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Filmism.net Dispatch March 3, 2009

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Talk about coming full circle. The big scale film based on the recent Battlestar Galactica TV series has just been announced. So like the best example of media convergence, we have a film that was made into a hit TV series that spawned a highly regarded TV series remake that's so popular it's now going to be a movie. Talk about Hollywood eating itself.

I've also got to feel a little sorry for Frank Miller. He waited a long time to be in the right place at the right time when his medium of choice (comics) became cool, and for a little while he got to hang around Hollywood parties with buxom starlets and powerbrokers instead of conventions full of grown men in trench coats who don't have girlfriends (apologies for the stereotype, but writing is all about creating an image to tell the story).

It was only natural some studio would give him the keys to the midsized bank vault, but the soggy reception to The Spirit will see him relegated back to con-land, unless a much more credible director like erstwhile partner Robert Rodriguez continues to lobby for him. In a telling twist however, I can't even find mention of the movie's budget. Maybe the high-profile cast ate most of it up and left little over for script development.

Sly's retirement home action star ensemble The Expendables continues to gather steam, with The Governator popping up in a role – possibly as himself. But with action heyday stars old and new like Mickey Rourke, Jason Statham, Jet Li, Dolph Lundgren and Eric Roberts already attached, how can this be any cooler? High kicks and walking frame hi-jinks abound...

I've reported before on the most devastating news of recent times – a remake of Alex Proyas' 1993 classic The Crow, about as close to perfect as any movie's ever been. Well, it got worse this week with the news Stephen Norrington is set to direct. Yes, the hack so bad he almost got in to a fight over editing of The League of Extraordinary Gentlemen with Sean Connery (as if any changes were going to improve it) – the best example yet of just why Alan Moore might be right about his anti-Hollywood views.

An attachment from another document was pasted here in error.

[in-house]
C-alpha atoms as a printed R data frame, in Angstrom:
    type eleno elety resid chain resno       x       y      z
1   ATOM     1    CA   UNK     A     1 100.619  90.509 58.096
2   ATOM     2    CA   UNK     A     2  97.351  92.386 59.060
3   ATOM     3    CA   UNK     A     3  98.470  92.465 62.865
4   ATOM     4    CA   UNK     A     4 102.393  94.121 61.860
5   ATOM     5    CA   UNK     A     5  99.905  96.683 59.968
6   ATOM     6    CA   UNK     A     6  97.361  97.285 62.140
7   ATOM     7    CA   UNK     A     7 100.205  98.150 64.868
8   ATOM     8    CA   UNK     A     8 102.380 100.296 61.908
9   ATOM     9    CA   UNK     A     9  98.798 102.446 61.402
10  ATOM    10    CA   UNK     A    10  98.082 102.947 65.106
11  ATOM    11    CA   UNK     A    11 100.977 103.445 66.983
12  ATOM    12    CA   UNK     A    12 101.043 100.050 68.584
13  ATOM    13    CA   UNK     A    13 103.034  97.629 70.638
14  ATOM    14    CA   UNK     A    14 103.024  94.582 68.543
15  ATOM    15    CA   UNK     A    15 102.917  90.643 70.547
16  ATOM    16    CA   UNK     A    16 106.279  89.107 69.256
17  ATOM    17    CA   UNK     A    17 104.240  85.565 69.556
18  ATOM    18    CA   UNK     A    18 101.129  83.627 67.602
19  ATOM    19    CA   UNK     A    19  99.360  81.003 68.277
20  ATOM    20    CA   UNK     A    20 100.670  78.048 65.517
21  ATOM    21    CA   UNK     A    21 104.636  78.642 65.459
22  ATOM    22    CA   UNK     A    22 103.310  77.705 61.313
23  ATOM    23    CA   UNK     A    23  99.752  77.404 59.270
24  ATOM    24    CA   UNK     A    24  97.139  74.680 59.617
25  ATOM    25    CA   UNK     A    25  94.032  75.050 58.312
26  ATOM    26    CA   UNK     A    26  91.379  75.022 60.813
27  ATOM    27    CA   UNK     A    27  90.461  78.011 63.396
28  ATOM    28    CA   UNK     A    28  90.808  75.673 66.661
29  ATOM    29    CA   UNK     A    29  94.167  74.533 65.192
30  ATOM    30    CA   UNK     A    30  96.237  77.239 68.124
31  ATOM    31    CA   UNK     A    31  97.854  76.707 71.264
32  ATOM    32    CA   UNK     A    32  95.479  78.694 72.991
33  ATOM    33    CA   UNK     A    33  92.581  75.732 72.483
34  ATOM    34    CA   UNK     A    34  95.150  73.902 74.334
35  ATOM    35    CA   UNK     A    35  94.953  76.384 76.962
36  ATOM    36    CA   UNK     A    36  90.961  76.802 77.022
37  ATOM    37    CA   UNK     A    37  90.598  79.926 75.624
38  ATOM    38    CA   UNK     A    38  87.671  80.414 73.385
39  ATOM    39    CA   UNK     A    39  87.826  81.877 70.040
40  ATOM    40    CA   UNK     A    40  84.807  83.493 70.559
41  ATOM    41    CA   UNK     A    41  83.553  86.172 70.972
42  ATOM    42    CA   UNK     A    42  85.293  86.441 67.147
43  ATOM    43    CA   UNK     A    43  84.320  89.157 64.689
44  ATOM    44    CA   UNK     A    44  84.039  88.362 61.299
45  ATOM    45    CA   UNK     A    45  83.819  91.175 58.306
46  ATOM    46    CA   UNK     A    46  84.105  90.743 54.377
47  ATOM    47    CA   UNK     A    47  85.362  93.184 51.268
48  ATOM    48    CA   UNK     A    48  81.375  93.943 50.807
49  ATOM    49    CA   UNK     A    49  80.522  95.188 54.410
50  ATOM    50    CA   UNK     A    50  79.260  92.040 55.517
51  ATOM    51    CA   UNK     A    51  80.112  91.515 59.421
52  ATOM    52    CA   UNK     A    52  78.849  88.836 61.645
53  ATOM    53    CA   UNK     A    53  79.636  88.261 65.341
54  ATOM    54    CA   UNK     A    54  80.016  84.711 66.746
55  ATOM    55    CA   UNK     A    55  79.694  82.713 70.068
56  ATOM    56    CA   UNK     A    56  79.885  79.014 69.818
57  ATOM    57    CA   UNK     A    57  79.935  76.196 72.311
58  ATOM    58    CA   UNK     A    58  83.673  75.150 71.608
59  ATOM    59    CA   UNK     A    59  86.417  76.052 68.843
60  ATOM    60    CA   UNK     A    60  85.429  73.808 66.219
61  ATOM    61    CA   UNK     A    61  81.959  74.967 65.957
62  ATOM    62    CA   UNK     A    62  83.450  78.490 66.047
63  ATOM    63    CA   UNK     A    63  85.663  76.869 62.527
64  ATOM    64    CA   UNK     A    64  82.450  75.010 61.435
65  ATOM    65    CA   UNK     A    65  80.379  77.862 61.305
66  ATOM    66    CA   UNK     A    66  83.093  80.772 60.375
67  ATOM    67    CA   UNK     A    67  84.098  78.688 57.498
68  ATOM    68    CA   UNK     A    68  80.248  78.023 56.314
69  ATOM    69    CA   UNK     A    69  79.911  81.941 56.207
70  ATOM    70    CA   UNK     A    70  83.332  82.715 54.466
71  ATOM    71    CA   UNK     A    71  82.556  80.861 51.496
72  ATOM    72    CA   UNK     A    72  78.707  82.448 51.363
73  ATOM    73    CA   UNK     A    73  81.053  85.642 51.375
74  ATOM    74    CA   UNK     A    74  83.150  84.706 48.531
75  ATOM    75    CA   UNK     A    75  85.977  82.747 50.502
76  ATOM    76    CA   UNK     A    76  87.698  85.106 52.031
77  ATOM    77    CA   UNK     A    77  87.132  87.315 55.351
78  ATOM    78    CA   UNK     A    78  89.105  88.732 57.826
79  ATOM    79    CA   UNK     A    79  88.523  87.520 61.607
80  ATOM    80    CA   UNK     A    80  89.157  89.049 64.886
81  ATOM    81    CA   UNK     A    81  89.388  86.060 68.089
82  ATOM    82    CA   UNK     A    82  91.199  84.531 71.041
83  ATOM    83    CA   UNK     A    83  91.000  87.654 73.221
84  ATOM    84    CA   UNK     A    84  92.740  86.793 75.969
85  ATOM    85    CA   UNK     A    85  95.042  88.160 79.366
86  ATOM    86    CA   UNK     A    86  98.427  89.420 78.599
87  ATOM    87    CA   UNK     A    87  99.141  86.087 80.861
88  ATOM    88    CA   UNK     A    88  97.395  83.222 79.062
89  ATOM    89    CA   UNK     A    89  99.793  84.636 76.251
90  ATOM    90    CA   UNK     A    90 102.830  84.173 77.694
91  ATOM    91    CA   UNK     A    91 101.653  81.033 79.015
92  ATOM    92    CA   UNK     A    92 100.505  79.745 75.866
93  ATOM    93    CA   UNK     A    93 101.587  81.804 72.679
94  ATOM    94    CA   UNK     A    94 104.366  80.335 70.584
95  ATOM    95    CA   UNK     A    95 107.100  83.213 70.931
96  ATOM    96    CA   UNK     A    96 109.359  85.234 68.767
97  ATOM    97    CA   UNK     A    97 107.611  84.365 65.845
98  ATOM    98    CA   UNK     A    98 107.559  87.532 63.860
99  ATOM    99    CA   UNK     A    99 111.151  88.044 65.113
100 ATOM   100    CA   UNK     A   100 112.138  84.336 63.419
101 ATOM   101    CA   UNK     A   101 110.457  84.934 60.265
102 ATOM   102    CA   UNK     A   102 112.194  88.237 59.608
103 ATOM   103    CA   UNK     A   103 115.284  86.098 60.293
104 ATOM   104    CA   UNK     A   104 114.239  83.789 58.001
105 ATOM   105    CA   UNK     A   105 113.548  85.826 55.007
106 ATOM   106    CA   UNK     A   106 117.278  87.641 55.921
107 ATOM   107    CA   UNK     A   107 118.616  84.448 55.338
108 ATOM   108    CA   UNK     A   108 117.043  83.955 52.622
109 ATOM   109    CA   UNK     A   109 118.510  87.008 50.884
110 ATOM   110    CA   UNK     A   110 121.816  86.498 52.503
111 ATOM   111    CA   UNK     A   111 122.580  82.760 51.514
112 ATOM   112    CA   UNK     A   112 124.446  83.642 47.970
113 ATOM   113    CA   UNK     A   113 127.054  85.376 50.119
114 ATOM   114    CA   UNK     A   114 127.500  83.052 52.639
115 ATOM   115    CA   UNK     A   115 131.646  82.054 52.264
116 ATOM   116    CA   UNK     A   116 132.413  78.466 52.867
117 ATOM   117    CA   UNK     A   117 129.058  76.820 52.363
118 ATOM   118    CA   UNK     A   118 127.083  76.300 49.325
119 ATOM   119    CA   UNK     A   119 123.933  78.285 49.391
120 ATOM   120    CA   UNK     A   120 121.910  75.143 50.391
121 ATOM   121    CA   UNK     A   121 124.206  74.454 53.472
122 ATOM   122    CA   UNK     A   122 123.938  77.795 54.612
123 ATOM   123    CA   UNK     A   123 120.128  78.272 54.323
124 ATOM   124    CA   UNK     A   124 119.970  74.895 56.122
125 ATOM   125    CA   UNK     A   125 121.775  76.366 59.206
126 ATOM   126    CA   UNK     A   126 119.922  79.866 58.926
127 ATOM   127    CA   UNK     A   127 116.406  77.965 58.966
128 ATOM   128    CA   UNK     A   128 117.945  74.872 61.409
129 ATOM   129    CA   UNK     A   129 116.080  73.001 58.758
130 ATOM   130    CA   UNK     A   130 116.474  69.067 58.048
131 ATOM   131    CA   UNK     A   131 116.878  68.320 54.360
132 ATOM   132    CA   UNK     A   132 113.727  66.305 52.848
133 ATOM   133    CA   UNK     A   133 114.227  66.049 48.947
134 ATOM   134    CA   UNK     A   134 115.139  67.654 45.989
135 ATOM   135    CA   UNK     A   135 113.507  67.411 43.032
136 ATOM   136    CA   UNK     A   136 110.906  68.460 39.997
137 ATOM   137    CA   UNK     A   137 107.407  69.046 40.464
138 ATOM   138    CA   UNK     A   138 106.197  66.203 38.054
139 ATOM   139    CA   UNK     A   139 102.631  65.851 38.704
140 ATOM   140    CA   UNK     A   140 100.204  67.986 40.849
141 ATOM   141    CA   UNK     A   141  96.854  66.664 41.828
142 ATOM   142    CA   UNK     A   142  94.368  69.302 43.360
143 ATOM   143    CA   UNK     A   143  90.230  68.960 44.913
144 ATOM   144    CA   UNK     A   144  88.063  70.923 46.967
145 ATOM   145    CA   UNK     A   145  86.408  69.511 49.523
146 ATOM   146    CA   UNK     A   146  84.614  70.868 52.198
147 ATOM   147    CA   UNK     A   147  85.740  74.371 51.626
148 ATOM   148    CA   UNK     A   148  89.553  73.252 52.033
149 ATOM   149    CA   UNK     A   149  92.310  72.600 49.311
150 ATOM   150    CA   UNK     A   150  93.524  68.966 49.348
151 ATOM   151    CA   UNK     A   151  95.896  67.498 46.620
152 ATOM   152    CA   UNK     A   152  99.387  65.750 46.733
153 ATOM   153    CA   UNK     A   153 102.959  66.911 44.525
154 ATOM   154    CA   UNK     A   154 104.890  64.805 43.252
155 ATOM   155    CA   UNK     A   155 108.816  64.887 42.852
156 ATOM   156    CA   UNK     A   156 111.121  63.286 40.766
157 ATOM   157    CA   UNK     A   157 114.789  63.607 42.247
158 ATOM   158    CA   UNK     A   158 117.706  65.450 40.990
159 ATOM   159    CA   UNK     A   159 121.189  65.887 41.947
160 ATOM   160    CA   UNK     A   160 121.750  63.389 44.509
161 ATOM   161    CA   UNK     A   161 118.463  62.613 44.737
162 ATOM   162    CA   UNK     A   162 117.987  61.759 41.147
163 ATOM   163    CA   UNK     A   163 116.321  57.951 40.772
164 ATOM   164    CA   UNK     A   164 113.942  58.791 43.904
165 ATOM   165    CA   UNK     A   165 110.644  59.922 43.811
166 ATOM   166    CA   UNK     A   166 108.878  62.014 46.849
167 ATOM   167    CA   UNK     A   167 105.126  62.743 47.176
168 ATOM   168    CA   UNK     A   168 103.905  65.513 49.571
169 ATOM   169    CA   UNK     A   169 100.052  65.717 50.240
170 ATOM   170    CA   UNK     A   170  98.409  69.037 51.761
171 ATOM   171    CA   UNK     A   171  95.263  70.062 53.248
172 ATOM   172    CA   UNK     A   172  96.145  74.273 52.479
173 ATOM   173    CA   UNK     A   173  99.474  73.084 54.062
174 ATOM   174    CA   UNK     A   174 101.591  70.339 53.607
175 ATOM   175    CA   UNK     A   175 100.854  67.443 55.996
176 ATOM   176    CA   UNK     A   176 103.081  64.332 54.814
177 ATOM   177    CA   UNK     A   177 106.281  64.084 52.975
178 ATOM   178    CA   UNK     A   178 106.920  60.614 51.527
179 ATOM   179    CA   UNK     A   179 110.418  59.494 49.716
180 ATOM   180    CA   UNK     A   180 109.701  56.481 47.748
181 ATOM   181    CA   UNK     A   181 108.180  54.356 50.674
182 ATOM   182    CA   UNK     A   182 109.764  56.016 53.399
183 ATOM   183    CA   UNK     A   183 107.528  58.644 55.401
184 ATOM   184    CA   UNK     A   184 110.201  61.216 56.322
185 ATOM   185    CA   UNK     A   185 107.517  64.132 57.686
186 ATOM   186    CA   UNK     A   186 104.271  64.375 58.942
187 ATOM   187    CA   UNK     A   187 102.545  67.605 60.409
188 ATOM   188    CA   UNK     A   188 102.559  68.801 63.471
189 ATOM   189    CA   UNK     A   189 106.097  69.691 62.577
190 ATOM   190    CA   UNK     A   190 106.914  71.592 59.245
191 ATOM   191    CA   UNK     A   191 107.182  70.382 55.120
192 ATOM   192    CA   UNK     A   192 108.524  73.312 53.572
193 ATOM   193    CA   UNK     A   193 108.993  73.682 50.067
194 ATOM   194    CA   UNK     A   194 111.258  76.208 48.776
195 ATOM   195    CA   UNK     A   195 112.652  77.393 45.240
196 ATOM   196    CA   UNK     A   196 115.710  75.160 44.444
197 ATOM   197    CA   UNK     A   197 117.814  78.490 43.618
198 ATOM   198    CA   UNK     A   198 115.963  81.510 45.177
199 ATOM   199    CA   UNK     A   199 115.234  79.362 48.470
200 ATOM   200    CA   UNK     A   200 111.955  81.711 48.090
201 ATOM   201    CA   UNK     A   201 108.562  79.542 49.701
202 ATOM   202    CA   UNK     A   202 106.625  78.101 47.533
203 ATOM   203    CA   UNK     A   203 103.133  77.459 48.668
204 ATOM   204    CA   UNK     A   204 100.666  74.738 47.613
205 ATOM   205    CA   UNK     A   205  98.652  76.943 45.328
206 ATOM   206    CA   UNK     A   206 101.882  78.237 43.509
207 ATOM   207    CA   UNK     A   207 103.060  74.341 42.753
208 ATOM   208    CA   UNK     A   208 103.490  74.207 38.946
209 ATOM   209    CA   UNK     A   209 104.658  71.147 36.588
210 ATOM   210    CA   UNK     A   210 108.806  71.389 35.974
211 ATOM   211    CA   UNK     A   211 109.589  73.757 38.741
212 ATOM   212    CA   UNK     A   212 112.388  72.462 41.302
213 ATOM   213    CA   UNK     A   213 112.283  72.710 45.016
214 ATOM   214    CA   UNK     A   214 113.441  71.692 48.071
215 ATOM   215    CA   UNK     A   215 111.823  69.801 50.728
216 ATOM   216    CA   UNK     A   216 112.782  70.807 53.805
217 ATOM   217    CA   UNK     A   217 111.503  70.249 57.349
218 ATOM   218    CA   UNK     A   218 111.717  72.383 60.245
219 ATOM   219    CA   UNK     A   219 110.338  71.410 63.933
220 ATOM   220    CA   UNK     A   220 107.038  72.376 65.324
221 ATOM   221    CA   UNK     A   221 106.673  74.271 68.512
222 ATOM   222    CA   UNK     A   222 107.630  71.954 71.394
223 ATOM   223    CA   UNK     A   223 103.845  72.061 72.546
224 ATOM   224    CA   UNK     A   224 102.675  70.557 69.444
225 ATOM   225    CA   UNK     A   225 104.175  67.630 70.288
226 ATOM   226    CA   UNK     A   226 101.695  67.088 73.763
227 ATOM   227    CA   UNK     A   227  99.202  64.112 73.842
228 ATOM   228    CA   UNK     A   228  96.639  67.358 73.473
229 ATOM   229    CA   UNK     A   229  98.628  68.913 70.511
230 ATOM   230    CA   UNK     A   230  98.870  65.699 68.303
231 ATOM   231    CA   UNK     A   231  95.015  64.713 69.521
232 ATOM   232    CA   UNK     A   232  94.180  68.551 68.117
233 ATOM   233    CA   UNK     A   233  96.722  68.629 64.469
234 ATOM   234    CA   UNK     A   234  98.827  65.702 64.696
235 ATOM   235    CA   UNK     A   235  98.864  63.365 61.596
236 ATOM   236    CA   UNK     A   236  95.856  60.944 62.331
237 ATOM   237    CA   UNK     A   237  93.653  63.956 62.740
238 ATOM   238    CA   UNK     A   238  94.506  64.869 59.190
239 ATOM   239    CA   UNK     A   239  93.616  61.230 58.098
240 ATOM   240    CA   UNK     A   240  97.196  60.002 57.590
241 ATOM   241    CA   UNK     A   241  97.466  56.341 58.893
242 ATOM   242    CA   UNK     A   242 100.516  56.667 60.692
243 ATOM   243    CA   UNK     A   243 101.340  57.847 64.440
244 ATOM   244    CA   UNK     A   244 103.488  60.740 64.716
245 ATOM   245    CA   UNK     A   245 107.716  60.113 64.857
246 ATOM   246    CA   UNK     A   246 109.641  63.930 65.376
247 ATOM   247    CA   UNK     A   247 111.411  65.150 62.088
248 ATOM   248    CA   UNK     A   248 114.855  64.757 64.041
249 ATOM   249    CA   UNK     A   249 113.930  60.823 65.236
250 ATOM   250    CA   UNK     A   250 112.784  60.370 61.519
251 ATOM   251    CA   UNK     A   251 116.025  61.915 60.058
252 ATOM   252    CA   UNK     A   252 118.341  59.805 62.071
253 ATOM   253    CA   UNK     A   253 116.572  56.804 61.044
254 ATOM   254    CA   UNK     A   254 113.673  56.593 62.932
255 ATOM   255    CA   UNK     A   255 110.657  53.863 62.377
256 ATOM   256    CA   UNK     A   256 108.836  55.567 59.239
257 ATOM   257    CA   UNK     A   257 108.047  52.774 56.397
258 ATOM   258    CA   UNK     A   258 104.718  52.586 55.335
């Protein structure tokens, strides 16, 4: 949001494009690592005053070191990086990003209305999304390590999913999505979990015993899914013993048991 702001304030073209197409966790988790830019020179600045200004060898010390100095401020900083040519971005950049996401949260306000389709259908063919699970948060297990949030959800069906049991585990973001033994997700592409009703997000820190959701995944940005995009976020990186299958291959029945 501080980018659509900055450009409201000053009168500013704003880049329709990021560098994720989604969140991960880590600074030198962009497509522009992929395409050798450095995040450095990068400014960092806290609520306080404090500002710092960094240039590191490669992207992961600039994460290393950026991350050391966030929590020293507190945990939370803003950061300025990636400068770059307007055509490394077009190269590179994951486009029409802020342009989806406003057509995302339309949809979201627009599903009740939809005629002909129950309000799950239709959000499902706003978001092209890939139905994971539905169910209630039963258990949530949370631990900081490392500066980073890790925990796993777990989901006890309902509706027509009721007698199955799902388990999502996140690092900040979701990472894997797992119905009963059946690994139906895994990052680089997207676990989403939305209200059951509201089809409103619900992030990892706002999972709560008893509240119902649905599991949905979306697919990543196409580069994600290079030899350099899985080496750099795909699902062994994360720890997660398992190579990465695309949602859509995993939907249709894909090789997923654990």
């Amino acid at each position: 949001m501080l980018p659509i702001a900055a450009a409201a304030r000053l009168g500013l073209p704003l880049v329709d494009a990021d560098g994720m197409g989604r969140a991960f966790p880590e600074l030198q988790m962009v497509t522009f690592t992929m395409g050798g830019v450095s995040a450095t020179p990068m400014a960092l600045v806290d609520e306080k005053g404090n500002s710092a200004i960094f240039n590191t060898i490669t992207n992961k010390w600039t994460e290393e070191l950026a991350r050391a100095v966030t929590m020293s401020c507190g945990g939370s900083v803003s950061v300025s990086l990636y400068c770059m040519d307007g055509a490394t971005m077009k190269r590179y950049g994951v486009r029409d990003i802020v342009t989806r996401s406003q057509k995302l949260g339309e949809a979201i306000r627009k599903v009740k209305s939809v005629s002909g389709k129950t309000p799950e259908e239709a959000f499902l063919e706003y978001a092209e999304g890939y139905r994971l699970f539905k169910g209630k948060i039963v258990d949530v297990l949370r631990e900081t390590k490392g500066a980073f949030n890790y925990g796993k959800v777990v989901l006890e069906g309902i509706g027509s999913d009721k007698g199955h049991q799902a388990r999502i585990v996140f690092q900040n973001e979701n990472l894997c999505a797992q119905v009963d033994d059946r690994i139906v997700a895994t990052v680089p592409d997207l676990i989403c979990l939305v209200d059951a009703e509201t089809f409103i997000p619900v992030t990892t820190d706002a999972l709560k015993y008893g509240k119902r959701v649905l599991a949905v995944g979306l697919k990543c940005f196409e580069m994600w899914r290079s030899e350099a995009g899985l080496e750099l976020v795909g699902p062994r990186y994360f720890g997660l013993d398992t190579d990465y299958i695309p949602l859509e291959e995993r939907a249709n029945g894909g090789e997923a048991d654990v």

In more directing news, I wouldn't have been the least bit interested in The Green Hornet, seeming like just another bland low-tier superhero a studio was hoping to flog some licensing deals out of. Then I read that Michel Gondry had been put in the chair. We can only wait to see what mind-bending ideas and approach Mr Eternal Sunshine of the Spotless Mind and Be Kind, Rewind will bring to what looked like such a formulaic studio effort.

You'll also be hearing a lot more in the near future from a long-forgotten name in toy lore. Despite owning some of the biggest toy and game product licenses in the world, Hasbro has never made a splash in Hollywood, but after the staggering success of Michael Bay's Transformers, Hasbro executives will be enjoying the plunging necklines and trays of coke at the same parties Frank Miller's now looking back on wistfully.

Ridley Scott's already attached to a movie version of the classic game Monopoly (how moving around a square buying property will make a movie I can't imagine) and now they're going all Marvel on us. Recent announcements have been movies based on board games Cluedo and Candy Land.

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